Kid phenomenon No. 12: No matter how close the closet is to the entry way or garage, kids will leave their junk scattered all over the floor. Raise your hand if you're a mom and you've spent about 20 percent of your life putting shoes in a closet that is inches from where your kids removed said shoes. It doesn't matter how many closets, hooks or expensive pieces of Pier 1 furniture you put in your entry way, your kids are convinced the floor is the best receptacle for shoes, coats, hats, mittens, boots, socks and backpacks. Here is what mothers really think when they are picking up these messes — "Surely God has a higher purpose for my life."
There are messes that make sense, and then there are just mindless messes that convince all mothers that their children think they are hired help. These are the squirrels' nests that kids leave in their wake because they can't be bothered to pick up one thing before they move to the next. These types of messes include discarded chip bags, empty soda cans, craft supplies scattered hither and yon and Legos piled in an indiscriminate fashion (that we typically discover after we've stepped on one, causing the nerve endings in our feet to scream out in pain).
These types of thoughtless messes are responsible for making grown, mature, rational women mutter under their breath, to no one in particular, "Really? Just really? Oh, OK. I guess the maid will pick it up. I guess you were too busy to pick up your own messes. Your time is more valuable than mine. You couldn't be bothered picking up this mess because you had to move on to the next dirt bomb. Thanks. Thanks a lot. Where's my corkscrew?"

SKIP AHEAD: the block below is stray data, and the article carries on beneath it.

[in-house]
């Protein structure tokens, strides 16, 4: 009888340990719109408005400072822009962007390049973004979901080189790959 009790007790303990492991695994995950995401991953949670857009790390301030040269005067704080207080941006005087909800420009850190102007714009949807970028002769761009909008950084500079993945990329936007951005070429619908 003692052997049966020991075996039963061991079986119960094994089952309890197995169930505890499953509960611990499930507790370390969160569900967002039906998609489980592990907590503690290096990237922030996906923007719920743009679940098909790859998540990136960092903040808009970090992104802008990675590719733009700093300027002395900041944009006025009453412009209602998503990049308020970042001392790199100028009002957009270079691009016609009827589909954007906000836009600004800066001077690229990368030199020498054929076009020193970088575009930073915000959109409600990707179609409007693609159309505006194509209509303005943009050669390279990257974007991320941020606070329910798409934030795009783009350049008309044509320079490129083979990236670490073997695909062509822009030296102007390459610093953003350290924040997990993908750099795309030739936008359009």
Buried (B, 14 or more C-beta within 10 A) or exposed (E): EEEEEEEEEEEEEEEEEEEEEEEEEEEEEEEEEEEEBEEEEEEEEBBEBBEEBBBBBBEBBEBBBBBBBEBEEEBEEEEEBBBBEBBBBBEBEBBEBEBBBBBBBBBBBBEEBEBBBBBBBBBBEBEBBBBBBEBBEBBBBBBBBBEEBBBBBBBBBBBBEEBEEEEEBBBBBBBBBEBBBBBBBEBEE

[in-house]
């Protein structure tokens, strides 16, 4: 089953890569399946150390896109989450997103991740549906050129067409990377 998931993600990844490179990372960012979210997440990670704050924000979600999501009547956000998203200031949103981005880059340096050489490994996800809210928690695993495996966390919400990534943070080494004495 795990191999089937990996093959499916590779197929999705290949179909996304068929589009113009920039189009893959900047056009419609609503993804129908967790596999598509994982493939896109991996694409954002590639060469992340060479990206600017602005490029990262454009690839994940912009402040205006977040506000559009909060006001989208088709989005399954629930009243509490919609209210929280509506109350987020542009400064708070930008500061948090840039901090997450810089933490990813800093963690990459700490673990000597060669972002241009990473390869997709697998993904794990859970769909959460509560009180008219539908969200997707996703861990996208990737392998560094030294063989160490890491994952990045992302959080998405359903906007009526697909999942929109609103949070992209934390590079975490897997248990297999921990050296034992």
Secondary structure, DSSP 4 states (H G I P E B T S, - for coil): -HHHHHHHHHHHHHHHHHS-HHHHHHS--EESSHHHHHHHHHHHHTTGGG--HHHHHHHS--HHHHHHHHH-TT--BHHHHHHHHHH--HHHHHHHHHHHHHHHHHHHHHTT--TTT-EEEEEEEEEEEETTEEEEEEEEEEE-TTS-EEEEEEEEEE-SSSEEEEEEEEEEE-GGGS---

This is what moms think — and what many moms say — when they have spent the day picking up aforementioned messes and their little lamb makes a request. "I'm hungry. I'm thirsty." Moms start to feel like they're watching What About Bob? when Bill Murray starts fussing, "Gimme, gimme, gimme, I need, I need, I need." It is at these moments that most mothers use "mom speak" to get their point across instead of lashing out at their kids, which is what they really want to do. A well-placed, "Do you have a piano tied to your butt?" or "Are your legs broken?" tells kids, "I know you think I'm here to play an elaborate game of fetch and see to your tireless needs, but you're wrong. Get it yourself." It's far better than, "You are the laziest, most ungrateful piece of dookey ever, and if I have to pick up one more of your messes I'm going to jump in front of the FedEx truck and end it all."
This is a mother's go-to statement when she's had all the mess-fun she can handle. This usually comes from a mom who has been picking up puke piles all day/. Her maternal sympathy got her to 5 p.m., but if she doesn't get some relief, things are going to get real. Never ignore a woman who says, "Where's your father?" It's a cry for help and a thinly veiled way of saying, "I'm covered in vomit and my gag reflex is exhausted. I'm losing it and for the safety of all involved, someone else needs to take over."
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